Thoughts on Chris Gonzalez

One of the good things about writing a blog is that it brings people, ideas and memories together.
Responses to my recent mini-tribute to Chrispher Gonzalez triggered responses from at 2 esteemed members of Jamaican art. One I think is Annabella Proudlock of Harmony Hall Gallery in St Ann, and the other from Bernard Hoyes who I believe lives and works out of California.
These responses forced me to share a bit about him… perhaps a little in addition to what has been written in the Jamaican newspapers, and my personal relationship with him.
I met Chris in the mid 90’s through a mutual friend Enid Williams-Burke, who then might have been acting as his agent. Knowing me as a photographer, she invited me to record several of his works before they went behind glass. It was through this relationship that I came to own several pieces of his work.
I developed a liking and respect for his work and when he came into Kingston, we would often chat. When on the north coast, I would often drop into his studio or home.
Chris is definitely one of Jamaica’s foundation artists and never quite recovered from what he saw as the betrayal by the Jamaican people, the press, and the government, to his Bob Marley statue.
I guess he could understand the people’s reaction and the press’s insatiable need for scandal as against truth, but he felt that the government (2 particular politicians) especially left him holding the bag by giving the nation the impression that Chris had gone behind the back of everybody and made dramatic and unwanted changes to the statue. To this day, even after his death, the ill-informing media still perpetuates that lie.
People who know, can testify that those involved were apprised of every single detail and signed off on it. What Chris put forward to get the commission, was largely what was created.
This conversation took place almost every time we had extended discussions. To say that the incident affected him, is an understatement. Chris told me several times that he had gotten only one commission since then, something he laid at the feet of the Judases.
Chris, as far as I know, was a good family man. He had six daughters I think, by his wonderful wife now widow, Champayne. The last time I was there in 2004, my wife and I stayed with the family in the hills overlooking Runaway Bay.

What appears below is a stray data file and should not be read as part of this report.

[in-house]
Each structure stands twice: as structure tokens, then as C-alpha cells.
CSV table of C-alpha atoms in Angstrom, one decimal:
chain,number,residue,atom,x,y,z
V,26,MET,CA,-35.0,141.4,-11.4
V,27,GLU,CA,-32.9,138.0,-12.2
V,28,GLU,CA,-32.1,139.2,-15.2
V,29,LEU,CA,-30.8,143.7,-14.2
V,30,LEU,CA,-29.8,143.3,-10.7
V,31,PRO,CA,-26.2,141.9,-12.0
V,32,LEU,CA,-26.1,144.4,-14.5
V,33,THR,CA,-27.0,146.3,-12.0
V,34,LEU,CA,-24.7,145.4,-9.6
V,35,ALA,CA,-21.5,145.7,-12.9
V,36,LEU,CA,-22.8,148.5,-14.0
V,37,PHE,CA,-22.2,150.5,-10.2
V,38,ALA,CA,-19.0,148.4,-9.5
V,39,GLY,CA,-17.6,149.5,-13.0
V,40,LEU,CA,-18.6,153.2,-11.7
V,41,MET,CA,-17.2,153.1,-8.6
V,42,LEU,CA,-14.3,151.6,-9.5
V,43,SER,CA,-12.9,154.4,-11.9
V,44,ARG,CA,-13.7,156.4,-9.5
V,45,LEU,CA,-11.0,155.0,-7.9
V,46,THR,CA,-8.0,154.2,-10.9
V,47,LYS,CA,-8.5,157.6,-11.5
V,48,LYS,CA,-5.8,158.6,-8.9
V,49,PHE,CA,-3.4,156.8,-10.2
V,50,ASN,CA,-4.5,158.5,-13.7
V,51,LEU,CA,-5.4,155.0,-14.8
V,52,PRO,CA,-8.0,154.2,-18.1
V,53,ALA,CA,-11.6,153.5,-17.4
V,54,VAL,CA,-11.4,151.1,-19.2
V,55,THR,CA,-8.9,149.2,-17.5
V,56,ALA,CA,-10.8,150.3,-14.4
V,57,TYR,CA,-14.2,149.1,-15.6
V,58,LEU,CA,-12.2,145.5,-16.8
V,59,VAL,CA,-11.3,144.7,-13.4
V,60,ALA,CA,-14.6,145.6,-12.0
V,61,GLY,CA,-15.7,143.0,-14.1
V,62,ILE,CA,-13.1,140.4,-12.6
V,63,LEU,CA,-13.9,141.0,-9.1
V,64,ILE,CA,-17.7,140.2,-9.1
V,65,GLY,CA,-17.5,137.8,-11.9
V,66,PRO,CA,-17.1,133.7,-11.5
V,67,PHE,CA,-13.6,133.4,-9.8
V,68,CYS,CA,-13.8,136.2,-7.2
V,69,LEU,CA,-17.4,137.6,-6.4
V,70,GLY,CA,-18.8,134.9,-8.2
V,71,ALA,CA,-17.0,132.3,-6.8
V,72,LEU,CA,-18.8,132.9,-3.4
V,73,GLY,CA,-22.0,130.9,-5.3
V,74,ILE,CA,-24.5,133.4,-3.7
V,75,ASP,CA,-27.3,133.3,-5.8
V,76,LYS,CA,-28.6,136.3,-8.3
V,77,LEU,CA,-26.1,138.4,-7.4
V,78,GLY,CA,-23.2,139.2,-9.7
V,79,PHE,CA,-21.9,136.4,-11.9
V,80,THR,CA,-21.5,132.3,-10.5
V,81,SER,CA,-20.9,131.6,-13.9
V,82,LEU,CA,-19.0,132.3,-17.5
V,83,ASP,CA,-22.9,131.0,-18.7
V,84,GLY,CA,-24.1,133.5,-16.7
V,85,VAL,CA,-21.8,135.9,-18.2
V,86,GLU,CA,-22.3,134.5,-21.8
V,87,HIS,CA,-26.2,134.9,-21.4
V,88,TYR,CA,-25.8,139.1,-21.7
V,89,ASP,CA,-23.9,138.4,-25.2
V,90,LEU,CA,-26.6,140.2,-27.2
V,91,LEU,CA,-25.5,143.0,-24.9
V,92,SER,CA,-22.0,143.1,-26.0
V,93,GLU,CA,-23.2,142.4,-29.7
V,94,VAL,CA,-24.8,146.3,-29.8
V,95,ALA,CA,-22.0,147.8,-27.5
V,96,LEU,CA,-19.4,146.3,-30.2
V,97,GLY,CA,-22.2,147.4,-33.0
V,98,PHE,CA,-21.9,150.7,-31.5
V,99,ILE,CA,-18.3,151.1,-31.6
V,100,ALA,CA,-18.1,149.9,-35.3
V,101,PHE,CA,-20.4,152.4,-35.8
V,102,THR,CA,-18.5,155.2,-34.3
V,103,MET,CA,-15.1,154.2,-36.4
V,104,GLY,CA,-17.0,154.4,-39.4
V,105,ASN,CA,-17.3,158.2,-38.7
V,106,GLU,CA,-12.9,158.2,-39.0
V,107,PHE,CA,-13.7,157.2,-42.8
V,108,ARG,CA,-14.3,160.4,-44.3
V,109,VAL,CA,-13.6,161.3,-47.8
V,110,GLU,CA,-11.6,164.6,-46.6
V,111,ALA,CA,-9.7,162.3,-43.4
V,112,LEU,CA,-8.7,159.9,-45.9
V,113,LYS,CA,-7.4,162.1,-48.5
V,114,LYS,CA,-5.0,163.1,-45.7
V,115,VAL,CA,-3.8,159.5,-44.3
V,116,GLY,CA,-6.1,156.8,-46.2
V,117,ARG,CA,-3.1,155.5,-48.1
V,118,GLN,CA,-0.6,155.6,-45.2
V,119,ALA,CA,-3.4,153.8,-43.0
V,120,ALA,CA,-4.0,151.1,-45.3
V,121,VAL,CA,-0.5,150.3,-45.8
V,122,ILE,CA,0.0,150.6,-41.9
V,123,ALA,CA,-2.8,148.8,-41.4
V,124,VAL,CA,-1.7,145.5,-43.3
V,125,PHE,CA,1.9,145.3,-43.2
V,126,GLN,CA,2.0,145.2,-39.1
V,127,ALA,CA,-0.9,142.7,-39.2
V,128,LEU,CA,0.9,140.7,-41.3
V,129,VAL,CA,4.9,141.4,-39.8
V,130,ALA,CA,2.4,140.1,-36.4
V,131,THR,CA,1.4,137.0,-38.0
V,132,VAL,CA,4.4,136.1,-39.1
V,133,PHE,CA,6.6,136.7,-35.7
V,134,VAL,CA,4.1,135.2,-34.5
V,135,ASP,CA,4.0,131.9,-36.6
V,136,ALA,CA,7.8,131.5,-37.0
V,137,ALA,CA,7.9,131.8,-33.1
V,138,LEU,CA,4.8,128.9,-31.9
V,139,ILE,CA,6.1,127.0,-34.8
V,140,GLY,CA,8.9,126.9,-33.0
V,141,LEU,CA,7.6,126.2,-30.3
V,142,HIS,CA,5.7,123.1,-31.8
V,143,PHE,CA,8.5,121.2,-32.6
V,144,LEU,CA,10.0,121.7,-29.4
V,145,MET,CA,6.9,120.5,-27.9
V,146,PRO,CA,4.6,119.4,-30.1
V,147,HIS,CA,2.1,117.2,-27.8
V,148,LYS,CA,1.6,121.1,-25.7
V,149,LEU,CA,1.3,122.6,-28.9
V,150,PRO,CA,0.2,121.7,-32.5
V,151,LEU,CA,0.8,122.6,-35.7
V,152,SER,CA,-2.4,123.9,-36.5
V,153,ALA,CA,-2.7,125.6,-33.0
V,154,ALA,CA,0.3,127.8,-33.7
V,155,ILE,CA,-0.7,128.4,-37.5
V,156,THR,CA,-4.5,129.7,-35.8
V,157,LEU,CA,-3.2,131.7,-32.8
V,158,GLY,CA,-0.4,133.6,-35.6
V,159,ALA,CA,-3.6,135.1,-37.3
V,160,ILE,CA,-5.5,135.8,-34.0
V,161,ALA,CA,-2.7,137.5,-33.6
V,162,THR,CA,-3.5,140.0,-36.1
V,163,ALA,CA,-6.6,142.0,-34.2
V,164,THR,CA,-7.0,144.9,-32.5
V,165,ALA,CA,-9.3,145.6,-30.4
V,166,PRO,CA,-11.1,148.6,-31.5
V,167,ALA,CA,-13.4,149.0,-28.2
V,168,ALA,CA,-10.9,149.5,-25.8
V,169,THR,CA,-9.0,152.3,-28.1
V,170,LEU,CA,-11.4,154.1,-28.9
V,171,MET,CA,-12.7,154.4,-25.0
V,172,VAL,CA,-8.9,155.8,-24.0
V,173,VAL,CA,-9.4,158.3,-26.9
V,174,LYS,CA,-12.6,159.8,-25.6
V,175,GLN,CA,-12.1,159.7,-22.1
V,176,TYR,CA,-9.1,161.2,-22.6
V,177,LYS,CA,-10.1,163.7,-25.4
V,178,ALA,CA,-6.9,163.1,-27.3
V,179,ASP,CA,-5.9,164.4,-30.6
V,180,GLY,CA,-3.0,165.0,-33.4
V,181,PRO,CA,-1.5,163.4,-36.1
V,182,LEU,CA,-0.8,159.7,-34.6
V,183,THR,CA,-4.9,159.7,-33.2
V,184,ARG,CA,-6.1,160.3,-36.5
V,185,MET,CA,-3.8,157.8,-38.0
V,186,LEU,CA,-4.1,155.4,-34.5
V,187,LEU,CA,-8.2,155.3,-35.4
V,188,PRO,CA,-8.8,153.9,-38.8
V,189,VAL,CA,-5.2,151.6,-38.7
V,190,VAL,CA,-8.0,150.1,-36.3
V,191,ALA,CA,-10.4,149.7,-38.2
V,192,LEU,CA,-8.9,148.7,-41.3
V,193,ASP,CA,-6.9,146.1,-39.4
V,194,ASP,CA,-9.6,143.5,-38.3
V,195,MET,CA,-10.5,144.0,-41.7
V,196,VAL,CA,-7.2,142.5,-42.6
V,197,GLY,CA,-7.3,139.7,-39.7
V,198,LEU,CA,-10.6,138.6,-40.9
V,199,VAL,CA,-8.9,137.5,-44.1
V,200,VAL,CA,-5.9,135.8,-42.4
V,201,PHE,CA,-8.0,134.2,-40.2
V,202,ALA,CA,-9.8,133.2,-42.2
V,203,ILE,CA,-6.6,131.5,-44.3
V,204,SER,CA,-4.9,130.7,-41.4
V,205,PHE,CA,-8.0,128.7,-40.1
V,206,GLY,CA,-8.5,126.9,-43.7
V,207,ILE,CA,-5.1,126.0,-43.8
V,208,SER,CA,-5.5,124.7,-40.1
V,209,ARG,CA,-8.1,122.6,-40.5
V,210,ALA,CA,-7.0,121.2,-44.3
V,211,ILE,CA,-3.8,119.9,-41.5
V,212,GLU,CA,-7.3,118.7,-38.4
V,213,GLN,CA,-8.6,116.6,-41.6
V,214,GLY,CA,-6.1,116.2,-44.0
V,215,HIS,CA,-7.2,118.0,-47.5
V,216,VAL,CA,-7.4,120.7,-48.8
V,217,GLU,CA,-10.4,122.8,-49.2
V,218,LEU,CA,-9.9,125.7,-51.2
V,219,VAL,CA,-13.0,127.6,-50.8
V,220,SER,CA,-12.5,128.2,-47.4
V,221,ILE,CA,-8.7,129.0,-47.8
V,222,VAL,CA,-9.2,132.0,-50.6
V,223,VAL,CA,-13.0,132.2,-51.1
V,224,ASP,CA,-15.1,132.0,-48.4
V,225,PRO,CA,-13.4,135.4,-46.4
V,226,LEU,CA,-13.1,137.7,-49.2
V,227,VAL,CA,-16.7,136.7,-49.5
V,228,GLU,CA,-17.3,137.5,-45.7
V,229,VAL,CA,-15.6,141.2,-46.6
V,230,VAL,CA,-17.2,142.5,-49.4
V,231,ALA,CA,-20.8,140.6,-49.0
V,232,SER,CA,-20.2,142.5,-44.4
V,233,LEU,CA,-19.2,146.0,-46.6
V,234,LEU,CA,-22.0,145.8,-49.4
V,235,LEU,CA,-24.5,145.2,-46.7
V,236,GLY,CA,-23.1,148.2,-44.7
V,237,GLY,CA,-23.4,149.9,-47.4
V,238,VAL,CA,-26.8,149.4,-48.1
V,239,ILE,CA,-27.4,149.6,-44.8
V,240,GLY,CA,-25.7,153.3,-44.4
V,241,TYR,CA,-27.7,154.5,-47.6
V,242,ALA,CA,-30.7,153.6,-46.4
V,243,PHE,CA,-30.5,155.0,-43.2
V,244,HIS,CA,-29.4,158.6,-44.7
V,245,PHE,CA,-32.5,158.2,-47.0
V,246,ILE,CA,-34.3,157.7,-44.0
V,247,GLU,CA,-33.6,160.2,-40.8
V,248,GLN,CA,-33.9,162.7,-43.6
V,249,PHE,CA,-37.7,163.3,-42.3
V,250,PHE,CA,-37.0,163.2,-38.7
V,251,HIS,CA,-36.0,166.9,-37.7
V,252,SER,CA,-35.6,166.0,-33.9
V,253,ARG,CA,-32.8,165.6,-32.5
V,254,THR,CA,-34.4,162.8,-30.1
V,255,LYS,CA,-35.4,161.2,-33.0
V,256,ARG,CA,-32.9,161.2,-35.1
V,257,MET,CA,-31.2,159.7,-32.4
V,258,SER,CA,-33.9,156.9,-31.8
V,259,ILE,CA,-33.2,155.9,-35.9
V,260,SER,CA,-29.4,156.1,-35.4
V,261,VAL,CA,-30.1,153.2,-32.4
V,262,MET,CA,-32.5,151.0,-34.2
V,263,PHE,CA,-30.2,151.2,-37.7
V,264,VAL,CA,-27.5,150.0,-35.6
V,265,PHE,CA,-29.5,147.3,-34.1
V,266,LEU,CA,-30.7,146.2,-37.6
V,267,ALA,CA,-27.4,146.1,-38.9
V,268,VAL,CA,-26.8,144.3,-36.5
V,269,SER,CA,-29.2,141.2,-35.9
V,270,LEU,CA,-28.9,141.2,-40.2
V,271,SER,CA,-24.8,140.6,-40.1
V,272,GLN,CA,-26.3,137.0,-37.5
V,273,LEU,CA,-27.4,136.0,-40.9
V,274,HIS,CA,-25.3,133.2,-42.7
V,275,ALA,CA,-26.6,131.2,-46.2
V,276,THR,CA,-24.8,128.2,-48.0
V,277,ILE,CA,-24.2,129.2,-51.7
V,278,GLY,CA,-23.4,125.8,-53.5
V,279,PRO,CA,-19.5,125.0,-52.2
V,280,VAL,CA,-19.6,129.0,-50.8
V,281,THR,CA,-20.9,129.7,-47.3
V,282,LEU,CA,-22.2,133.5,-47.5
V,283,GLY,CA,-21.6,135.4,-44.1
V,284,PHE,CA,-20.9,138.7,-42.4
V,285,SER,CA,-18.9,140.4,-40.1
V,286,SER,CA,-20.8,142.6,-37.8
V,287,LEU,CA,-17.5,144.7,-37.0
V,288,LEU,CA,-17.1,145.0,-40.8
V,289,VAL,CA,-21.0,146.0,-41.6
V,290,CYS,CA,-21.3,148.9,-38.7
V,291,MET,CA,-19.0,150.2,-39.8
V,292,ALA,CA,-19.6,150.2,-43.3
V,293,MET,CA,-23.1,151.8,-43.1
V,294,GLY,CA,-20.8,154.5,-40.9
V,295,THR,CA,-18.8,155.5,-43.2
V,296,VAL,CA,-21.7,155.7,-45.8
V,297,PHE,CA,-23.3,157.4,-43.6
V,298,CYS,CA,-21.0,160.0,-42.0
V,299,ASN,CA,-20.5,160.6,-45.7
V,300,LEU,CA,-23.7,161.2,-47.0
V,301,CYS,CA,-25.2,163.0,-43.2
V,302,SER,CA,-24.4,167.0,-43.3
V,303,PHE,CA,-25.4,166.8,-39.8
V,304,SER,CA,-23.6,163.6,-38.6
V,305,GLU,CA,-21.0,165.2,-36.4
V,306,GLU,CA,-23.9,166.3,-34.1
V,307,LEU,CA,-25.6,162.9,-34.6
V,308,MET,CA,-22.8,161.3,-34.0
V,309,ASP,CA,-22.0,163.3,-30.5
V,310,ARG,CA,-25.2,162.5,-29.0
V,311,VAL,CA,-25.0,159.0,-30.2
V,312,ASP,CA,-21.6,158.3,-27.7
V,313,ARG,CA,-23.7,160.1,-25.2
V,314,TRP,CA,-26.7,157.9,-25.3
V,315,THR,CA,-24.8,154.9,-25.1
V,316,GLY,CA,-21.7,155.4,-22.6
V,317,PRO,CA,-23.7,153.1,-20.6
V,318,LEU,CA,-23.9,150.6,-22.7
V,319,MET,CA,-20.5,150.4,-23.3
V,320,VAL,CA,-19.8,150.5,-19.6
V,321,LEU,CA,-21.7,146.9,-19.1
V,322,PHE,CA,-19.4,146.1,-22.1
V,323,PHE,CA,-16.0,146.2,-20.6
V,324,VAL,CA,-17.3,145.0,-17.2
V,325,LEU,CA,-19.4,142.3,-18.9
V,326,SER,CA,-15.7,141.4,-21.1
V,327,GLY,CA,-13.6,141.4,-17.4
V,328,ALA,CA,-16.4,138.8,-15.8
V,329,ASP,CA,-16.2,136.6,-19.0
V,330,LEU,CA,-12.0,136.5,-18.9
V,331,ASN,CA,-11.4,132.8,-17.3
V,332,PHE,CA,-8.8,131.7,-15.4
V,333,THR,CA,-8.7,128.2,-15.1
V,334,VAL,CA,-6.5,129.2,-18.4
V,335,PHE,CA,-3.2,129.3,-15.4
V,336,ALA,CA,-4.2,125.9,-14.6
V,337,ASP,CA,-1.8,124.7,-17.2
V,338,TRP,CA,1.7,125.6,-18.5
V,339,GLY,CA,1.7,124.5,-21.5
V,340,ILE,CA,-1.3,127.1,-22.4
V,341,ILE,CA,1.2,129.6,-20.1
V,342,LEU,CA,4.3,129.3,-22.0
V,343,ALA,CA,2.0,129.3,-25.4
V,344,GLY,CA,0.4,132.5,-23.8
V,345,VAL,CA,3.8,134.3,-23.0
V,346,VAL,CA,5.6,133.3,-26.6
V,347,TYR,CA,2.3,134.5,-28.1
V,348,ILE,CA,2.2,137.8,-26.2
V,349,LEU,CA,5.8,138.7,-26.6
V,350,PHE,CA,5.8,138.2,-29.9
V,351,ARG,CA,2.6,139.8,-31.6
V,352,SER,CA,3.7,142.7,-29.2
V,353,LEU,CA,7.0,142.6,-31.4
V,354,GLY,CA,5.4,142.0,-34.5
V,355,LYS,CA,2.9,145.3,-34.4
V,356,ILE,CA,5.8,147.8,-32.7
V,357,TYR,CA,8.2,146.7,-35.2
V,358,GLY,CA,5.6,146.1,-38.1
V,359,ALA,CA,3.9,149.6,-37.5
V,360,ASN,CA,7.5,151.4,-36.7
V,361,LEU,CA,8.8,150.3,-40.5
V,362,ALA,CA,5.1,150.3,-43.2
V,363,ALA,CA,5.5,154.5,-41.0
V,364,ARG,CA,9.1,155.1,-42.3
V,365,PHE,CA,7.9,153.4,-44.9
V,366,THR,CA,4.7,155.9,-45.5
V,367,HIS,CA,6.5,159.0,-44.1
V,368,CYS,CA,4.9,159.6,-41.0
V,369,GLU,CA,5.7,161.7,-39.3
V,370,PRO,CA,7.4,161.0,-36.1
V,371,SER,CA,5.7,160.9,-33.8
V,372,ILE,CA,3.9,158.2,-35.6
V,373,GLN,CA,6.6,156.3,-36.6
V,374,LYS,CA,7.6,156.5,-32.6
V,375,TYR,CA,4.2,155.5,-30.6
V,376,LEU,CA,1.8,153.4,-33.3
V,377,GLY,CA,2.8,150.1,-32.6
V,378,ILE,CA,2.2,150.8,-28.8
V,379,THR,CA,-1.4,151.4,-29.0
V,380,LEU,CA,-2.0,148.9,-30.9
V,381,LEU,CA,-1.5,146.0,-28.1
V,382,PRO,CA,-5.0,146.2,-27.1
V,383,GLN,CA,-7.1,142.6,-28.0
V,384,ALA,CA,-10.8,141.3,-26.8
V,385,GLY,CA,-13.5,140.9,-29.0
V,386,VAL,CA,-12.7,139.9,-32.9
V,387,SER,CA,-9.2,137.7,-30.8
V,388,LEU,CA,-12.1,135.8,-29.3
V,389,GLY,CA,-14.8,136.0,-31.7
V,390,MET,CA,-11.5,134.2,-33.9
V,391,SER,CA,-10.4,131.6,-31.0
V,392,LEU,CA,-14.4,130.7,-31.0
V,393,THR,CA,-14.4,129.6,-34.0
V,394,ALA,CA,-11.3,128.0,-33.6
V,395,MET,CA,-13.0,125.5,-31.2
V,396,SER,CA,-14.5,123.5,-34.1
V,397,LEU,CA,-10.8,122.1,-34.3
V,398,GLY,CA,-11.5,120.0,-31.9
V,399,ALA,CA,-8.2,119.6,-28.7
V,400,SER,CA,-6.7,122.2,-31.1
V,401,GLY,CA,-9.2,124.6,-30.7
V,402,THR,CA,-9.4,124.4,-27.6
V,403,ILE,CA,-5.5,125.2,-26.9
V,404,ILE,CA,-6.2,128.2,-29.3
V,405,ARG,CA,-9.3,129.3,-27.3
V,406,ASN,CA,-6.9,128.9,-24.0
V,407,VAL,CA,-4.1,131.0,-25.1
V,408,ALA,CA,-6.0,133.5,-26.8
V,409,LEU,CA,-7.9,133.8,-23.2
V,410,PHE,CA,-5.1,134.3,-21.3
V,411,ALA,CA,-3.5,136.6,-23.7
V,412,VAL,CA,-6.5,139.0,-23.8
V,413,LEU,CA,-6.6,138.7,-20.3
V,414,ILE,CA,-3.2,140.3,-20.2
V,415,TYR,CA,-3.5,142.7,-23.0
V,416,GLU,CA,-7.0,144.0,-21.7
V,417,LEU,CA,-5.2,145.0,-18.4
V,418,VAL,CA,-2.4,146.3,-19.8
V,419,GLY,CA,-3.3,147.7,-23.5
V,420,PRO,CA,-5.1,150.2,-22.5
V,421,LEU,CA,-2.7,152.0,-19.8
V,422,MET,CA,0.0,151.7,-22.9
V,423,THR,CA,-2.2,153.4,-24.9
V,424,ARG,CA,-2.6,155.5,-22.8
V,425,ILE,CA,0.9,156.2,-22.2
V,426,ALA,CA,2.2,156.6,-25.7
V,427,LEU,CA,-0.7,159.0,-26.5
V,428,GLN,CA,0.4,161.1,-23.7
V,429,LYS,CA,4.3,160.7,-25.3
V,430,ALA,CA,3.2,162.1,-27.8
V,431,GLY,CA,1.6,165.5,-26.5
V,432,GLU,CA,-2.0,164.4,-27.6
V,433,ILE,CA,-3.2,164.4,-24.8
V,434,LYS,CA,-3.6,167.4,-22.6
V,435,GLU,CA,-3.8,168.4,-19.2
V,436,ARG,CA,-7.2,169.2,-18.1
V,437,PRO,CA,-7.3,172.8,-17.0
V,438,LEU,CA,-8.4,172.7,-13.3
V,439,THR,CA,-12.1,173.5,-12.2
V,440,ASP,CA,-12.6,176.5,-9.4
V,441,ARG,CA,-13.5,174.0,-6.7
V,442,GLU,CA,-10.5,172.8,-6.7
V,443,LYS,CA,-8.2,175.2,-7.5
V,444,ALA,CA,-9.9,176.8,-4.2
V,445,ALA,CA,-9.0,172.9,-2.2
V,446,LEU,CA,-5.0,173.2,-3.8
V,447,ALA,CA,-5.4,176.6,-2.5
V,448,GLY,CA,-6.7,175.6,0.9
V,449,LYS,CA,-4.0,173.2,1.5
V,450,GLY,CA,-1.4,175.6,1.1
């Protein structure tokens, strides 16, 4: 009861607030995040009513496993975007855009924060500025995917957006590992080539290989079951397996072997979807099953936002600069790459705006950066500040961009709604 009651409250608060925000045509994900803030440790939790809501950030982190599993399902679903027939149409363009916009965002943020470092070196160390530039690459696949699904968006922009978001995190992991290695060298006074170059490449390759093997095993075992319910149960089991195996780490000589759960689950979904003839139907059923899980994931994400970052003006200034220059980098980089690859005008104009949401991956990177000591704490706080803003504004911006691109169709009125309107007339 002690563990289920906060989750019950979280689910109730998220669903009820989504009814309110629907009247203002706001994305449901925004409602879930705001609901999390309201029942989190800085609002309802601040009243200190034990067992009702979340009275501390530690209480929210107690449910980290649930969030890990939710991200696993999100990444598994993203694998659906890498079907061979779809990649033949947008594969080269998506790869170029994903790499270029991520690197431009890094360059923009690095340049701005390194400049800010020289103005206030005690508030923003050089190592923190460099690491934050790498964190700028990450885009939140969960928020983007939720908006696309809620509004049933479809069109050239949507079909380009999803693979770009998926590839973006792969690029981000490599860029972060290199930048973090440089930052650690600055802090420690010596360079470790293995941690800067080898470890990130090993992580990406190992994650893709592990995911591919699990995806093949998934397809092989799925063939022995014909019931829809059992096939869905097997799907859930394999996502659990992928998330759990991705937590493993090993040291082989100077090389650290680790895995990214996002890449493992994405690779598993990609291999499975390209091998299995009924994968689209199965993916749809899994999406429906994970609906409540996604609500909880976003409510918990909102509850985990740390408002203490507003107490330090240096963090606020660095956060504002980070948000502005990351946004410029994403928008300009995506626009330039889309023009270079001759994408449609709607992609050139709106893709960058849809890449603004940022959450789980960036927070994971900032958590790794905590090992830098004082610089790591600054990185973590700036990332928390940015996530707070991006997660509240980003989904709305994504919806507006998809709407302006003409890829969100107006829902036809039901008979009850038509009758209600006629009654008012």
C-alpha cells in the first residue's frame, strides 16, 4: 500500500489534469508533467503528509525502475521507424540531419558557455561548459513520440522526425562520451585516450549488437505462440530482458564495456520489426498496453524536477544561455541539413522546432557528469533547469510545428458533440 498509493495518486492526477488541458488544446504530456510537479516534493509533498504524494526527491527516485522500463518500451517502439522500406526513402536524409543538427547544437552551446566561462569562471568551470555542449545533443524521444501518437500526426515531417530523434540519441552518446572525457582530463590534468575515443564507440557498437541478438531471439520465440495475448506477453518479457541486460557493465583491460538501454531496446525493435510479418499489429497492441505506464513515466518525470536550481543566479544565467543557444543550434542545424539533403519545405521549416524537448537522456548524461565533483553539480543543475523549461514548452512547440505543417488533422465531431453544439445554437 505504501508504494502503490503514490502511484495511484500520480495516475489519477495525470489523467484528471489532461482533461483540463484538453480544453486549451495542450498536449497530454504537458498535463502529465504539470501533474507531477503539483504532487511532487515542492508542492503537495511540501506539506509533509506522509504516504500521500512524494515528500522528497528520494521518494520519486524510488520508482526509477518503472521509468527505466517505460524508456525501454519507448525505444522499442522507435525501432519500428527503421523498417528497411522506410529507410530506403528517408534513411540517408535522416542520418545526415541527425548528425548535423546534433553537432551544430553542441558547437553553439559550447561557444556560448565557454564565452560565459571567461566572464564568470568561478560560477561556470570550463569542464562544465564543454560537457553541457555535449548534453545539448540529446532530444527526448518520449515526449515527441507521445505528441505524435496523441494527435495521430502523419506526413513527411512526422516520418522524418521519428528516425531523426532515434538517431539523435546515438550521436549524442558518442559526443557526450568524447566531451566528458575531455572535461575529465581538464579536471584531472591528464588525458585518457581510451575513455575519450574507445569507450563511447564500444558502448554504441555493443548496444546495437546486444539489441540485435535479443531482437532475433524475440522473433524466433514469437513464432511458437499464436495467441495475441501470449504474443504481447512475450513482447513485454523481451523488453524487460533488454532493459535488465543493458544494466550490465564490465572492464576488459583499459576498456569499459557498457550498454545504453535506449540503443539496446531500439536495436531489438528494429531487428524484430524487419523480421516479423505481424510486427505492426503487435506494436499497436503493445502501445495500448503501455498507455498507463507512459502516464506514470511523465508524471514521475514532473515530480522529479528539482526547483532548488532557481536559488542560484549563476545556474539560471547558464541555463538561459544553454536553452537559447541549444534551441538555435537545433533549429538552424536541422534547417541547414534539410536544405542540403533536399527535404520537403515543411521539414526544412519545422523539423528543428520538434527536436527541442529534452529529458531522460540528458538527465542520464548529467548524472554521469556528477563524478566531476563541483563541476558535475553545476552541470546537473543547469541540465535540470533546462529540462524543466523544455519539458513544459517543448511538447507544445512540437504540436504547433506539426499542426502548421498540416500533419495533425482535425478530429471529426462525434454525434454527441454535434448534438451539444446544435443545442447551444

Chris and I had a long father to father talk then, the subject of which he had created a series of watercolours for. In fact when I left, I bought one of the pieces from him as my daughter’s wedding gift.
He also told me about the unjust treatment and disrespect shown to him by the Edna Manley School for Visual and Performing Arts. It appears that his daughter, who attended the School of Dance, and himself, were hounded for tuition fees… which at the time Chris was finding a little difficult to meet. There were threats of expulsion.
My belief was that the school could easily have given her a scholarship, in return for a few pieces of Chris’ work to their collection, instead of the stress the family was put under. I don’t know what eventually worked out, but it is my understanding that said daughter is now a dancer with the NDTC.
The last time I spoke to him by phone might have been 2005 or 6, but it seems like yesterday. It is difficult for me to recognize that it has been so long… which is due to the fact that he is such a wonderful person.
Of tremendous impact to me, was that Christopher was the first artist of note who substantiated me as an artist, and who showed genuine respect for my work. Though I don’t seek validation from anyone but myself, one can only imagine the thrill to be respected by one such as him.
I was notified of Chris’ death by a white American artist who had seen the report in that morning’s Miami Herald. I’ve only made fleeting searches through the Jamaica newspapers, but there appears to be very little about Chris’ passing outside of the original announcements. I note that in the Jamaica Observer, there is a 500+ word article ‘livicated’ to r&b artist Isaac Hayes, and in the Jamaica Gleaner, there is a 1000+ word commentary built around the death of Alexander Solzhenitsyn.
I hope that pretty soon, there is a decent enough Christopher Gonzalez retrospective in suitable honour to this wonderful artist, and that the government who failed him before, see it fit to place the original Bob Marley statue in a place of respect. Even at this late stage, that’s something that would satisfy his spirit.